McDonald’s in Azerbaijan ‘promotes war with Armenia’ in bizarre Instagram posts

McDonald's has become embroiled in controversy after its official Instagram account in Azerbaijan shared a series of nationalistic posts appearing to support the ongoing clashes between the country and Armenia.

One post, showing a soldier holding up an Azerbaijani flag, read: "We wish our native flag to always fly on the heights of Azerbaijan!"

Another post, featuring a map of the small former Soviet state, says: "Every inch of the country is native and indivisible!"

A third, including a picture of a mountainous landscape along with a fluttering flag, reads: "Verified, let our flag fly over all native lands of Azerbaijan!"

Another nationalistic post was shared earlier this month to mark the country's independence day.

The posts were shared on the verified account for the fast food giant in Azerbaijan, which has 107k Instagram followers.

Daily Star Online has approached McDonald's in Azerbaijan for comment.

The company's head of marketing in Azerbaijan, Emil Huseynov, spent three years in the UK when they studied for a master's degree at the University of Liverpool.

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Over the past month, violence has flared up between the neighbouring Caucus nations of Azerbaijan and Armenia over the long-disputed territory of Nagorno-Karabakh, an Armenian-controlled enclave which is internationally recognised as part of Azerbaijan.

Each side blames the other for the sudden clashes, with Armenia claiming that its neighbour launched air and artillery attacks on the territory on the morning of September 27.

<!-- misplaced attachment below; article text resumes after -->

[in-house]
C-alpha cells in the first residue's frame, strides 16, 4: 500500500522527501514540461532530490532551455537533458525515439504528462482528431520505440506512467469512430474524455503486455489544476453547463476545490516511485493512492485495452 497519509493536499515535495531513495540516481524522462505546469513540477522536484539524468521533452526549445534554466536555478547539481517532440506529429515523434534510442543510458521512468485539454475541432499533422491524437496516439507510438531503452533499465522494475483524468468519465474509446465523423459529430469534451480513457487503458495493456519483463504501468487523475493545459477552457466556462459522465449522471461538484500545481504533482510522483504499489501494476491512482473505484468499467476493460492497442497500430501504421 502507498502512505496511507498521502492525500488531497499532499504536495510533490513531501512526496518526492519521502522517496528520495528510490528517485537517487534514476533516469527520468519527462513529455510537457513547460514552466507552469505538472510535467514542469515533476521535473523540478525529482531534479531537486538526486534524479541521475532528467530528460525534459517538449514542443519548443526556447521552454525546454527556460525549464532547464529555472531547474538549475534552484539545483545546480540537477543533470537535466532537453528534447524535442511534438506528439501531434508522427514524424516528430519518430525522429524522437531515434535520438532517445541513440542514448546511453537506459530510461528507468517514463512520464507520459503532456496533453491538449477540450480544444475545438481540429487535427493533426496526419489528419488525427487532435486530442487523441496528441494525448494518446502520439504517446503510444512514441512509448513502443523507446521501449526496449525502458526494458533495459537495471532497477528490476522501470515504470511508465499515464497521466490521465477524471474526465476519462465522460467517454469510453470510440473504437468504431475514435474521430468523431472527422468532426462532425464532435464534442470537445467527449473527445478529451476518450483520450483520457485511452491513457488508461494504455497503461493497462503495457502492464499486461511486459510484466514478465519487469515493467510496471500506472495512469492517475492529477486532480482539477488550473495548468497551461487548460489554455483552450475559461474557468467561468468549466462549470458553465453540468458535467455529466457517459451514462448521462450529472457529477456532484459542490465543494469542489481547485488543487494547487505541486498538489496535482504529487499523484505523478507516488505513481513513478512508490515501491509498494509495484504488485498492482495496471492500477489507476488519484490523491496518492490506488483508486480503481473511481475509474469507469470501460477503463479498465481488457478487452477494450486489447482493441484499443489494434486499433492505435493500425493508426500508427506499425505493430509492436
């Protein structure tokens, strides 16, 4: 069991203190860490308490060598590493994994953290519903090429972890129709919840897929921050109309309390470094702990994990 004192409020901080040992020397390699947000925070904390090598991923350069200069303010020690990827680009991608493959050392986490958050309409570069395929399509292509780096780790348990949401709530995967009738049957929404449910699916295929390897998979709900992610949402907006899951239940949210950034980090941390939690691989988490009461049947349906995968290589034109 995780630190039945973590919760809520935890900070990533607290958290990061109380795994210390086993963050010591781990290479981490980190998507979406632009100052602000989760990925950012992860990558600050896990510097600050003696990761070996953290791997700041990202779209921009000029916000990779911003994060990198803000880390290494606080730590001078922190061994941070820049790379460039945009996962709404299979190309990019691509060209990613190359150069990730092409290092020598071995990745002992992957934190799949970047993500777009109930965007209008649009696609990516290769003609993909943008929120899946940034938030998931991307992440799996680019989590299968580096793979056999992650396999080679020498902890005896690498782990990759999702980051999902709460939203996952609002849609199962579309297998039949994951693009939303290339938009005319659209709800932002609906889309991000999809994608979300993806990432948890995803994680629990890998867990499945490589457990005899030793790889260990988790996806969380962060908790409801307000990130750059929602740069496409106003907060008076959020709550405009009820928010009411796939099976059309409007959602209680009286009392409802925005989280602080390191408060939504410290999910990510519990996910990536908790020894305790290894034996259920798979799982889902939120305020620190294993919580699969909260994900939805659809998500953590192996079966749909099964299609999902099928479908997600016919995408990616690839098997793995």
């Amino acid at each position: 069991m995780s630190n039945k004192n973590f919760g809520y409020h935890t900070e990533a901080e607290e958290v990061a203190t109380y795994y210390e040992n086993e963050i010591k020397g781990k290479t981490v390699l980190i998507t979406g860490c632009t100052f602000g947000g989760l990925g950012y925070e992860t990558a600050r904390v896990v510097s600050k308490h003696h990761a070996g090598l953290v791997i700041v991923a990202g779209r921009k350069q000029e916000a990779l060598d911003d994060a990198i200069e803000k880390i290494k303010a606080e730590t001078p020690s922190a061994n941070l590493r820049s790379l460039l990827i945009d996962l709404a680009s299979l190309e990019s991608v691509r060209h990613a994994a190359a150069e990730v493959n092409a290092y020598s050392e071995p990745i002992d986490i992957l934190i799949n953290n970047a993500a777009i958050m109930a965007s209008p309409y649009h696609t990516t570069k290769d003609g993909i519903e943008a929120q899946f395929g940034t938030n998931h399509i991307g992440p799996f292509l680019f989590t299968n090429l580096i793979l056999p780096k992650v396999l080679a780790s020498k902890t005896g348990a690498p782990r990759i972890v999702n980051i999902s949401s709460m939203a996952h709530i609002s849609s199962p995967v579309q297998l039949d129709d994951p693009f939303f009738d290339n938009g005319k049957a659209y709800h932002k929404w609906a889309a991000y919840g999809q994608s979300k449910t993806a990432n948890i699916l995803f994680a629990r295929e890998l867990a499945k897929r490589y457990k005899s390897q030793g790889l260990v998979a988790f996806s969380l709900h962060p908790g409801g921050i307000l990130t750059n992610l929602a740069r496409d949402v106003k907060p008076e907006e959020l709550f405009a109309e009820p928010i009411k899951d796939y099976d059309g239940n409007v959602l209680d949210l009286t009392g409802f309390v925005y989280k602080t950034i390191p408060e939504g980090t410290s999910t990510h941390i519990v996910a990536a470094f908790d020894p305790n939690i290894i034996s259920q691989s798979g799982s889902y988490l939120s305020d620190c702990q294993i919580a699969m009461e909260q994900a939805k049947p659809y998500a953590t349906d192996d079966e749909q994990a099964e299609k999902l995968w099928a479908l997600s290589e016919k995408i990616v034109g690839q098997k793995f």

For its part, Azerbaijan insists it was conducting a "counter-offensive in response to military provocation".

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As fighting turned deadly, Armenia declared martial law and general mobilisation, while Azerbaijan announced a state of war in some regions.

This seemingly regional dispute threatens to bring in other major powers, with Russia backing Armenia and Turkey supporting Azerbaijan.

Turkey and Armenia have no diplomatic relations, due to the larger nation refusing to recognise the 1915 Armenian genocide, which saw an estimated 1.5 million people killed, a figure the Turkish government disputes.

The Nagorno-Karabakh region is also vital to the global energy trade.

Oil and natural gas pipelines connecting Azerbaijan and Turkey are crucial for the European Union's energy supply.

Russian President Vladimir Putin claims that almost 5,000 people have been killed in fighting so far, although both sides give smaller death tolls.

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